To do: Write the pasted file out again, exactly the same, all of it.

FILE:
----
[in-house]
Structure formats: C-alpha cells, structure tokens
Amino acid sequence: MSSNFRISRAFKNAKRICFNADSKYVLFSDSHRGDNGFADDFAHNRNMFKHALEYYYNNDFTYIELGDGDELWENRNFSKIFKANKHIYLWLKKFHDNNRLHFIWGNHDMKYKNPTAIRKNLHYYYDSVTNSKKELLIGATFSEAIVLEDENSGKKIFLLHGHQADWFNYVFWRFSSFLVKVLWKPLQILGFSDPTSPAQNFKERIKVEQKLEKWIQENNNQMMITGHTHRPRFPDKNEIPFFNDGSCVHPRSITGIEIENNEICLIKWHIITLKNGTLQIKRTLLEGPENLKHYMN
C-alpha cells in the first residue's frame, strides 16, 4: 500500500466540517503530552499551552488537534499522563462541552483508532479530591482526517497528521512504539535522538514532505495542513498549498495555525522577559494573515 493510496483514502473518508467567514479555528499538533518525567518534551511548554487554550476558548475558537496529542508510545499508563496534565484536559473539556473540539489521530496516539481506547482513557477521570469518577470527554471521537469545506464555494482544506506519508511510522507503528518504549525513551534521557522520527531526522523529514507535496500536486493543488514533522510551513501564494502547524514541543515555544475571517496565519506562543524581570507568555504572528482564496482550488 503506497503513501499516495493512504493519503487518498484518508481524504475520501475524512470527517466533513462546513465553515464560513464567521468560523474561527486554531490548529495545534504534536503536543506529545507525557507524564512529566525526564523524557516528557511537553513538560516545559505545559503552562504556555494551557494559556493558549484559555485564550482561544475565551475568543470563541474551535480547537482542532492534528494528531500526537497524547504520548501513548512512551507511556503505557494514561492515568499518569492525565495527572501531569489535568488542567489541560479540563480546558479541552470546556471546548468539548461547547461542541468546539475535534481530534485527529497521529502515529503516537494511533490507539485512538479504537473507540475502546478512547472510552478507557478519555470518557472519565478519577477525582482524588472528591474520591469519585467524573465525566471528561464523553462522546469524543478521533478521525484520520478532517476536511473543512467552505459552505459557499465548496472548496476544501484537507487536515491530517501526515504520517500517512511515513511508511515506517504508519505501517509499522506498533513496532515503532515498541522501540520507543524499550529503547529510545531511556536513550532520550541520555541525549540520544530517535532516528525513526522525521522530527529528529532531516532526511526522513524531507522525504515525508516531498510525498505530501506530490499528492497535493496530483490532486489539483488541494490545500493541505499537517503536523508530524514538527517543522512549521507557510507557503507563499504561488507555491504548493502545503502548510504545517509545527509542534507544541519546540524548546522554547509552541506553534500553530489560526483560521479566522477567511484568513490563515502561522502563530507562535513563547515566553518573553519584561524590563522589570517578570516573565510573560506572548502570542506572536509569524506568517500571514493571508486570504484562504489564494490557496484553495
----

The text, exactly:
[in-house]
Structure formats: C-alpha cells, structure tokens
Amino acid sequence: MSSNFRISRAFKNAKRICFNADSKYVLFSDSHRGDNGFADDFAHNRNMFKHALEYYYNNDFTYIELGDGDELWENRNFSKIFKANKHIYLWLKKFHDNNRLHFIWGNHDMKYKNPTAIRKNLHYYYDSVTNSKKELLIGATFSEAIVLEDENSGKKIFLLHGHQADWFNYVFWRFSSFLVKVLWKPLQILGFSDPTSPAQNFKERIKVEQKLEKWIQENNNQMMITGHTHRPRFPDKNEIPFFNDGSCVHPRSITGIEIENNEICLIKWHIITLKNGTLQIKRTLLEGPENLKHYMN
C-alpha cells in the first residue's frame, strides 16, 4: 500500500466540517503530552499551552488537534499522563462541552483508532479530591482526517497528521512504539535522538514532505495542513498549498495555525522577559494573515 493510496483514502473518508467567514479555528499538533518525567518534551511548554487554550476558548475558537496529542508510545499508563496534565484536559473539556473540539489521530496516539481506547482513557477521570469518577470527554471521537469545506464555494482544506506519508511510522507503528518504549525513551534521557522520527531526522523529514507535496500536486493543488514533522510551513501564494502547524514541543515555544475571517496565519506562543524581570507568555504572528482564496482550488 503506497503513501499516495493512504493519503487518498484518508481524504475520501475524512470527517466533513462546513465553515464560513464567521468560523474561527486554531490548529495545534504534536503536543506529545507525557507524564512529566525526564523524557516528557511537553513538560516545559505545559503552562504556555494551557494559556493558549484559555485564550482561544475565551475568543470563541474551535480547537482542532492534528494528531500526537497524547504520548501513548512512551507511556503505557494514561492515568499518569492525565495527572501531569489535568488542567489541560479540563480546558479541552470546556471546548468539548461547547461542541468546539475535534481530534485527529497521529502515529503516537494511533490507539485512538479504537473507540475502546478512547472510552478507557478519555470518557472519565478519577477525582482524588472528591474520591469519585467524573465525566471528561464523553462522546469524543478521533478521525484520520478532517476536511473543512467552505459552505459557499465548496472548496476544501484537507487536515491530517501526515504520517500517512511515513511508511515506517504508519505501517509499522506498533513496532515503532515498541522501540520507543524499550529503547529510545531511556536513550532520550541520555541525549540520544530517535532516528525513526522525521522530527529528529532531516532526511526522513524531507522525504515525508516531498510525498505530501506530490499528492497535493496530483490532486489539483488541494490545500493541505499537517503536523508530524514538527517543522512549521507557510507557503507563499504561488507555491504548493502545503502548510504545517509545527509542534507544541519546540524548546522554547509552541506553534500553530489560526483560521479566522477567511484568513490563515502561522502563530507562535513563547515566553518573553519584561524590563522589570517578570516573565510573560506572548502570542506572536509569524506568517500571514493571508486570504484562504489564494490557496484553495